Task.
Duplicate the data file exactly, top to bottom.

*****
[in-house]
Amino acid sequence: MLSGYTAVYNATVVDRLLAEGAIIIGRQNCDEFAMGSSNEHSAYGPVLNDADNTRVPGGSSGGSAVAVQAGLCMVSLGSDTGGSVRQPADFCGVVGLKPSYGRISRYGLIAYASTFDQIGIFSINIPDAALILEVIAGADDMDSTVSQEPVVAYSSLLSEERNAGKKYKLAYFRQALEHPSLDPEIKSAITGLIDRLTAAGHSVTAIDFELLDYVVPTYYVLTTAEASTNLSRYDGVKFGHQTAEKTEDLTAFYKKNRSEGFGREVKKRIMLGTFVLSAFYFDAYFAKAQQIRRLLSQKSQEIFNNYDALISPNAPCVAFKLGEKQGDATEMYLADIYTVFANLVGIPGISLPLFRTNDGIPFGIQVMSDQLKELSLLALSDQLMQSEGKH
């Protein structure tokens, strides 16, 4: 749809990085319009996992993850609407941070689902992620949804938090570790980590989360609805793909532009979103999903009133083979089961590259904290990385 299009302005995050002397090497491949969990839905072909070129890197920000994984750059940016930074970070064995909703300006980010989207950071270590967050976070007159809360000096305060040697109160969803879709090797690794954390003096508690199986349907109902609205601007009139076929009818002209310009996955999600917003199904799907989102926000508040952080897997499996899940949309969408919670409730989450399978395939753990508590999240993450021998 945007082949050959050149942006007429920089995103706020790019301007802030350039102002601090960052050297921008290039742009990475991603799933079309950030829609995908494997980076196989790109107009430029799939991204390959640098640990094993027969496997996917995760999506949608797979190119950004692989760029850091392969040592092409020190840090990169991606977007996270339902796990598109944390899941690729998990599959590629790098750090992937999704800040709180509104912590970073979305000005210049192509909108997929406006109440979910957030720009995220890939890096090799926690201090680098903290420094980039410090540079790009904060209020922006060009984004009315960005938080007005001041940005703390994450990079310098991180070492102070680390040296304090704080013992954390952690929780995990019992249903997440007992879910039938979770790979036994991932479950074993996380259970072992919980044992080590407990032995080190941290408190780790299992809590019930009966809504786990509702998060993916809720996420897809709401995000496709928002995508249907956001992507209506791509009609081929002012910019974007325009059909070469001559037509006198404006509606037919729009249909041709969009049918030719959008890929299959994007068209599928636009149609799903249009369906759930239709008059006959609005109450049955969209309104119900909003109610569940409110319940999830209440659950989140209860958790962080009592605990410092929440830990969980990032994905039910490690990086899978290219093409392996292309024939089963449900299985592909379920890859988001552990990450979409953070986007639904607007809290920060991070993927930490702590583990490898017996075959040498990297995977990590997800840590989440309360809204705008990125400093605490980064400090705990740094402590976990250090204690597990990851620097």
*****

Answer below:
[in-house]
Amino acid sequence: MLSGYTAVYNATVVDRLLAEGAIIIGRQNCDEFAMGSSNEHSAYGPVLNDADNTRVPGGSSGGSAVAVQAGLCMVSLGSDTGGSVRQPADFCGVVGLKPSYGRISRYGLIAYASTFDQIGIFSINIPDAALILEVIAGADDMDSTVSQEPVVAYSSLLSEERNAGKKYKLAYFRQALEHPSLDPEIKSAITGLIDRLTAAGHSVTAIDFELLDYVVPTYYVLTTAEASTNLSRYDGVKFGHQTAEKTEDLTAFYKKNRSEGFGREVKKRIMLGTFVLSAFYFDAYFAKAQQIRRLLSQKSQEIFNNYDALISPNAPCVAFKLGEKQGDATEMYLADIYTVFANLVGIPGISLPLFRTNDGIPFGIQVMSDQLKELSLLALSDQLMQSEGKH
């Protein structure tokens, strides 16, 4: 749809990085319009996992993850609407941070689902992620949804938090570790980590989360609805793909532009979103999903009133083979089961590259904290990385 299009302005995050002397090497491949969990839905072909070129890197920000994984750059940016930074970070064995909703300006980010989207950071270590967050976070007159809360000096305060040697109160969803879709090797690794954390003096508690199986349907109902609205601007009139076929009818002209310009996955999600917003199904799907989102926000508040952080897997499996899940949309969408919670409730989450399978395939753990508590999240993450021998 945007082949050959050149942006007429920089995103706020790019301007802030350039102002601090960052050297921008290039742009990475991603799933079309950030829609995908494997980076196989790109107009430029799939991204390959640098640990094993027969496997996917995760999506949608797979190119950004692989760029850091392969040592092409020190840090990169991606977007996270339902796990598109944390899941690729998990599959590629790098750090992937999704800040709180509104912590970073979305000005210049192509909108997929406006109440979910957030720009995220890939890096090799926690201090680098903290420094980039410090540079790009904060209020922006060009984004009315960005938080007005001041940005703390994450990079310098991180070492102070680390040296304090704080013992954390952690929780995990019992249903997440007992879910039938979770790979036994991932479950074993996380259970072992919980044992080590407990032995080190941290408190780790299992809590019930009966809504786990509702998060993916809720996420897809709401995000496709928002995508249907956001992507209506791509009609081929002012910019974007325009059909070469001559037509006198404006509606037919729009249909041709969009049918030719959008890929299959994007068209599928636009149609799903249009369906759930239709008059006959609005109450049955969209309104119900909003109610569940409110319940999830209440659950989140209860958790962080009592605990410092929440830990969980990032994905039910490690990086899978290219093409392996292309024939089963449900299985592909379920890859988001552990990450979409953070986007639904607007809290920060991070993927930490702590583990490898017996075959040498990297995977990590997800840590989440309360809204705008990125400093605490980064400090705990740094402590976990250090204690597990990851620097």